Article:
When Companies Target My Household

Just recently Sprite, a product of Coca-Cola, released an ad in Argentina celebrating LGBTQ teens and the families that support them. In the ad parents, siblings, and grandparents are depicted helping someone in their family get ready for a pride rally. A mother puts make-up on her son. A father drives his son and his son’s boyfriend to the rally. An older sister tightens a corset on her younger sister to hide her feminine appearance. Younger siblings are seen painting a heart on the Argentinian flag, soon to be worn by an older sibling at the rally. And a grandmother adorns her grandson in drag. 

With this ad Sprite implies what the good, right, and true family looks like. It teaches the viewer that if their family looks like these families then they are doing it right. If their family does not look like these families then they are doing it wrong. With this ad Sprite applies pressure to Argentinian households to give into the sexual revolution. Truth be told, Sprite isn’t the only company targeting households with ungodly teaching. Other companies are doing this, they are doing it in America, and they are aiming at American households. Your household, your children, spouse, parents, and you, are the focused target of false teaching. 

This all may sound alarmist, which isn’t my intent. (Yet, truthfully, it is alarming, in a sense, to actually think through what sitcoms, commercials, sports stars, and county music singers tell us they believe is truth and what we should believe is truth with them.) I only point out this example to raise an important question: What should a family do if a company targets their household with false teaching? Should the product be boycotted from the house? Should an angry review be put on the company’s site or an equally angry email be sent to the company? Should attention even be drawn to the product or situation? Should the church know about it? What is the proper response to such a situation?

First, and most regrettably, no one should be surprised by such a situation. Titus 1:10-11 tells us there are many rebellious, deceptive teachers whose aim is to upset the household. They upset it by replacing the truth of God with their false teaching. Replacing godly truth with any other “truth” is ultimately destructive (devotionally, spiritually, relationally, emotionally, and physically) because it breaks the listener away from the gospel and God. Why target the family? Satan targets the family with his truth-replacement-therapy so he can set destruction up early in a person’s life. The family is God’s foundational relational unit for teaching His truth and raising people up in faith and love. If the household believes ungodly “truth”, then it will be raised on that “truth”, its members will continue to teach that “truth”, and ultimately they will be destroyed by that “truth”.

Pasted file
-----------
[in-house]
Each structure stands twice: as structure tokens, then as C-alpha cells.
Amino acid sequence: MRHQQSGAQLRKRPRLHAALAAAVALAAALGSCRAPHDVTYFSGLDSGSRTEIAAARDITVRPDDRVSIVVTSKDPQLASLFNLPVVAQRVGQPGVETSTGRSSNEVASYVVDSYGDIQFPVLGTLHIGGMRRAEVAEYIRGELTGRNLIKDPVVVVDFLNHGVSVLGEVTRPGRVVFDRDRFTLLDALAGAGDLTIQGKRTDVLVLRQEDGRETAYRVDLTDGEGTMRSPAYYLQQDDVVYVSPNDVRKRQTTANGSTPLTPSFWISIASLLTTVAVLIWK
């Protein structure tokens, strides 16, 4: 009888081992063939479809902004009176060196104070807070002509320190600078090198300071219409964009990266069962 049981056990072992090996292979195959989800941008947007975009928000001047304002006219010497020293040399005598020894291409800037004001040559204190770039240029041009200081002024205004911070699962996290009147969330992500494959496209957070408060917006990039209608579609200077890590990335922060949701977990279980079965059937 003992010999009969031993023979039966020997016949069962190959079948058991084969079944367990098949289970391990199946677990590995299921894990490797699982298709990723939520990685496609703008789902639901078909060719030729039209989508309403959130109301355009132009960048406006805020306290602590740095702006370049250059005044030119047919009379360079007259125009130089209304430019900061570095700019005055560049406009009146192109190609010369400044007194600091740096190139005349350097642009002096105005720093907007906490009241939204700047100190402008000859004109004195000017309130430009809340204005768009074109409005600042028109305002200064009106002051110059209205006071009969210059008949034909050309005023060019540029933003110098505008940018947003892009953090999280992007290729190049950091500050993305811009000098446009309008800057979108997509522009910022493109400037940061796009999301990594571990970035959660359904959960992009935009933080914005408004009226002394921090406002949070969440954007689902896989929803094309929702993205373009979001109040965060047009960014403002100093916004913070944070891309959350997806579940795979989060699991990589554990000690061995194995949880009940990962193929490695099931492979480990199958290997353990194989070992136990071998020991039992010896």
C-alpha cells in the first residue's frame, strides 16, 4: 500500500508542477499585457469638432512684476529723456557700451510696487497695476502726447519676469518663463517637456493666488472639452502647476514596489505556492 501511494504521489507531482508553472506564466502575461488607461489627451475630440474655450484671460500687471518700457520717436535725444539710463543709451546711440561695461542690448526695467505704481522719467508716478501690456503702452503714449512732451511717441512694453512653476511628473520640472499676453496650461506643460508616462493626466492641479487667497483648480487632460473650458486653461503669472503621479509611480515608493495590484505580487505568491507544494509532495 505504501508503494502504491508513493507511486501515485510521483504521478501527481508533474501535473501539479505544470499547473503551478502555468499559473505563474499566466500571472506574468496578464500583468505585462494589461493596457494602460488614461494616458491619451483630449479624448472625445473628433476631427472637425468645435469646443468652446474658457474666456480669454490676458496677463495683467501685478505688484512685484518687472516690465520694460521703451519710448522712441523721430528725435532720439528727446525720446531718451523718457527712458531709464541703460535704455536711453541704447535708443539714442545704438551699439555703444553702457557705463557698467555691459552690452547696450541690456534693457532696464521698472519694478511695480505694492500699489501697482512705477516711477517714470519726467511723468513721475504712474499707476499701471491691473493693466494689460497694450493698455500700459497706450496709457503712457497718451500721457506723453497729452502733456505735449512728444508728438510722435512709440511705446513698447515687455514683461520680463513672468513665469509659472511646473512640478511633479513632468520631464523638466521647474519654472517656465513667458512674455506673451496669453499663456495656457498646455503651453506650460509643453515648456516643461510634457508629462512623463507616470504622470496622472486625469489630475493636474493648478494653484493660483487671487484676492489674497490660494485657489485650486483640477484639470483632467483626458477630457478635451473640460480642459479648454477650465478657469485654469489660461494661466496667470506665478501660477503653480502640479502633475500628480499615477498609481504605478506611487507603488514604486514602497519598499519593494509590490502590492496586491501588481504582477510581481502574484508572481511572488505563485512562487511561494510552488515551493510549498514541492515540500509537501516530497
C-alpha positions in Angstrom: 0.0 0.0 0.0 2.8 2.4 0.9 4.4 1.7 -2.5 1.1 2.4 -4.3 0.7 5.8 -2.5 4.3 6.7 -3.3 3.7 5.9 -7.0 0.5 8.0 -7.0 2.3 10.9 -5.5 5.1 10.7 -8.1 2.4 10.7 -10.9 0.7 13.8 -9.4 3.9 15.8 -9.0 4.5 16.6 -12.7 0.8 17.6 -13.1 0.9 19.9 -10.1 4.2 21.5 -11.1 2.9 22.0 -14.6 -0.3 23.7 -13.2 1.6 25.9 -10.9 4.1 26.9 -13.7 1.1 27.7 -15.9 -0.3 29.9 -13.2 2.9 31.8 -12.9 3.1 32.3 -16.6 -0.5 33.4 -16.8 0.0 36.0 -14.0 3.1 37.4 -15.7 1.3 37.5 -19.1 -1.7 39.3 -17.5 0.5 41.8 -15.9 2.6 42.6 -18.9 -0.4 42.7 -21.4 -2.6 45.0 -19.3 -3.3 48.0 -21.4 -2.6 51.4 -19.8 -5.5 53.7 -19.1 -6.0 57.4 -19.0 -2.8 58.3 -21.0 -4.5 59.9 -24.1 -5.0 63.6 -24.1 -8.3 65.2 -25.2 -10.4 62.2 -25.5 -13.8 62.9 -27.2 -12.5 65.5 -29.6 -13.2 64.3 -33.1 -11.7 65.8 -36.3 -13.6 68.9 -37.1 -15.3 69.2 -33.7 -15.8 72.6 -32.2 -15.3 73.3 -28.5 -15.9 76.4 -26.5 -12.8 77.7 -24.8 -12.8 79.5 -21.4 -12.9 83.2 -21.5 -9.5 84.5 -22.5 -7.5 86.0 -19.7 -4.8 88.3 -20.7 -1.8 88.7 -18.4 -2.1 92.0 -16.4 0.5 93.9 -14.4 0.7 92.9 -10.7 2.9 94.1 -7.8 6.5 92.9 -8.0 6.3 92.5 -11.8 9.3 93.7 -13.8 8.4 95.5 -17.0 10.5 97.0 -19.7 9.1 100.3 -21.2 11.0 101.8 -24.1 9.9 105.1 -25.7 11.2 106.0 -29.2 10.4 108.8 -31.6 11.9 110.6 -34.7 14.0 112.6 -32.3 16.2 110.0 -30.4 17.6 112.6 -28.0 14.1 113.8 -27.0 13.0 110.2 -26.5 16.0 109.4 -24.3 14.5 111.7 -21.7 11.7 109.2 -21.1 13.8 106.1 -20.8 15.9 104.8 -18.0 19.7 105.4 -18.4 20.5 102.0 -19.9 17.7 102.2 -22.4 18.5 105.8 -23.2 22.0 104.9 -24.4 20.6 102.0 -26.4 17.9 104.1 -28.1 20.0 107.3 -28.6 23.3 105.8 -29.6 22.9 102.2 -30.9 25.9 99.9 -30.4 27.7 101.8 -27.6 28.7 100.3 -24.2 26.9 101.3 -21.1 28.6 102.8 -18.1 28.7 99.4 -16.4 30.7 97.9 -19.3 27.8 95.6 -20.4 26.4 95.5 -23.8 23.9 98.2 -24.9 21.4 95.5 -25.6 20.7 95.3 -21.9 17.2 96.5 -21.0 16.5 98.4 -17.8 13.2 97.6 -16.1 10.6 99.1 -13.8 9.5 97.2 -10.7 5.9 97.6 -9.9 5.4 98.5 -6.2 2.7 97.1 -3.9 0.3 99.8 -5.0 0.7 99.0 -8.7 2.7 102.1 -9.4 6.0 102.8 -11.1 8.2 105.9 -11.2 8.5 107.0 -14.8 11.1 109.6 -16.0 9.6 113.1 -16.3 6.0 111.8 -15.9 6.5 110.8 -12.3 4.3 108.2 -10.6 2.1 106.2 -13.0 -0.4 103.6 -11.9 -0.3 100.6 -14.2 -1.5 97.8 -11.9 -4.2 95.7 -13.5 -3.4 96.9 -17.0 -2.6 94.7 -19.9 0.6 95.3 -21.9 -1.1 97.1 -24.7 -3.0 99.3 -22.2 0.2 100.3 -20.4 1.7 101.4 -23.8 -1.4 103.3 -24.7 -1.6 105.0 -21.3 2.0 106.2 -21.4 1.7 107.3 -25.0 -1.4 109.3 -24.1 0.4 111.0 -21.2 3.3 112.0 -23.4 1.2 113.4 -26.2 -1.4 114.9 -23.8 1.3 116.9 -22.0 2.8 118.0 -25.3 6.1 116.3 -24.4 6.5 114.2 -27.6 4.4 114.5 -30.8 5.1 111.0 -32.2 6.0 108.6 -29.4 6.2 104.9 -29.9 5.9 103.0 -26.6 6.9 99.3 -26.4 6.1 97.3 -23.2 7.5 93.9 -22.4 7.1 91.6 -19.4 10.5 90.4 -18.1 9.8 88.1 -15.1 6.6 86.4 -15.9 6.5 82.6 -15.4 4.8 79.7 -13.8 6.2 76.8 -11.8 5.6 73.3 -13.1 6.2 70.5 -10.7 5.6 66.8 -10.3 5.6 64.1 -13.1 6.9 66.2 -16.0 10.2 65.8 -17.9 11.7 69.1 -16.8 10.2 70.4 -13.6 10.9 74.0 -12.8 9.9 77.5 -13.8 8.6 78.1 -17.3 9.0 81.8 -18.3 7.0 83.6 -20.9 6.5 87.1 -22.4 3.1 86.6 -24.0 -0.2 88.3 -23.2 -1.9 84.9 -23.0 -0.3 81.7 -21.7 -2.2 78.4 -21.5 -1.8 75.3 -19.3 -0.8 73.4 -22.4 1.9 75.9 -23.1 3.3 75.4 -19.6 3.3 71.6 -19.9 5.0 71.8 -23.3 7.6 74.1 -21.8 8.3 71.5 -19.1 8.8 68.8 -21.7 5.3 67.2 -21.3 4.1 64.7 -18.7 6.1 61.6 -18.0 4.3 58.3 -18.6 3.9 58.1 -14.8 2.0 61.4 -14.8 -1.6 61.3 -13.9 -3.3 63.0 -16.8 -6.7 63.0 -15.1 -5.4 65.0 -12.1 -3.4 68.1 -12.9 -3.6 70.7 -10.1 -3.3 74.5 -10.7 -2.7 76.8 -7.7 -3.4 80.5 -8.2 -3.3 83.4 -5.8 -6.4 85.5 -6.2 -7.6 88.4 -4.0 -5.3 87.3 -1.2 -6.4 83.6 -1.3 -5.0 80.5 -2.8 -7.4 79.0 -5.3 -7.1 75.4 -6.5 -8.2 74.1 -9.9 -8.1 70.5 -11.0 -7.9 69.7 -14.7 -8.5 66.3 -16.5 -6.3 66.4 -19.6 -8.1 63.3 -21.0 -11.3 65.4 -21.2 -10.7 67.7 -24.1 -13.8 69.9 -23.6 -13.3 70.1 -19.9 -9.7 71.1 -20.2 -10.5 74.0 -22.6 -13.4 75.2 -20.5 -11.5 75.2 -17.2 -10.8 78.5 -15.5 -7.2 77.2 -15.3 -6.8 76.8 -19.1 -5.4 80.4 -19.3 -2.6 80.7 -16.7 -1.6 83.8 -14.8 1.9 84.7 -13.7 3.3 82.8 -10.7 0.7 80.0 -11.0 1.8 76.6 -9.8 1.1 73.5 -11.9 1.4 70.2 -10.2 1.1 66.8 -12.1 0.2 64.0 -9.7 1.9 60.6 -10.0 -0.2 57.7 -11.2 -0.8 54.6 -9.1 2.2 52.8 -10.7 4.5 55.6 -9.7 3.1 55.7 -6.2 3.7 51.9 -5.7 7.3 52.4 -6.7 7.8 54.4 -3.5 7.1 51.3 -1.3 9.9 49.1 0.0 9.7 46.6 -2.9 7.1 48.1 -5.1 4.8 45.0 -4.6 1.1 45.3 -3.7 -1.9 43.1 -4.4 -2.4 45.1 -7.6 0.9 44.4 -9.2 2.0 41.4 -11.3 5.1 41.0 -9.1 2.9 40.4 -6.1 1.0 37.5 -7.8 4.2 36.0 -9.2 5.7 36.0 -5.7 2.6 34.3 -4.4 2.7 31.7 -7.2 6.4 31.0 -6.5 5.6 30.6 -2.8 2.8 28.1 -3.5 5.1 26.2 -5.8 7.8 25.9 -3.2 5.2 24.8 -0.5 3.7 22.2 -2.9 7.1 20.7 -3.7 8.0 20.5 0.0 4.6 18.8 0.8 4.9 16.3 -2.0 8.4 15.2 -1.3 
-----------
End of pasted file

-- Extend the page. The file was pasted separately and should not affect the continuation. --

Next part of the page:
So what should a family do? In Titus 1:10-11 Paul tells Titus to silence the false teachers! Bold command, but this doesn’t mean that Titus ought to force the false teachers to physically stop talking. Instead, in V13, Paul advises Titus to silence them by rebuking or refuting them with God’s truth. We ought to rebuke and reprove false teaching with God’s truth. Combat false teaching (and affirm godly teaching) with the truth of God’s Word. Instead of banning a product from your house or blocking them on your child’s Twitter feed, bring their false teaching (or affirm their godly teaching) to the truth of God’s Word and discuss it. This takes time, understanding (not only what God’s Word says is truth, but also what the company is proposing is true), and prayer. The goal and product of refuting false teaching with God’s truth in your home is that everyone may be sound in faith. Setting a pattern of analyzing a truth claim, discussing it and God’s truth, and then applying God’s truth to the situation helps everyone know and rely on God; this is especially true for your children, who will one day move out and be responsible to analyze, discuss, and apply God’s truth over and against any number of truth claims.

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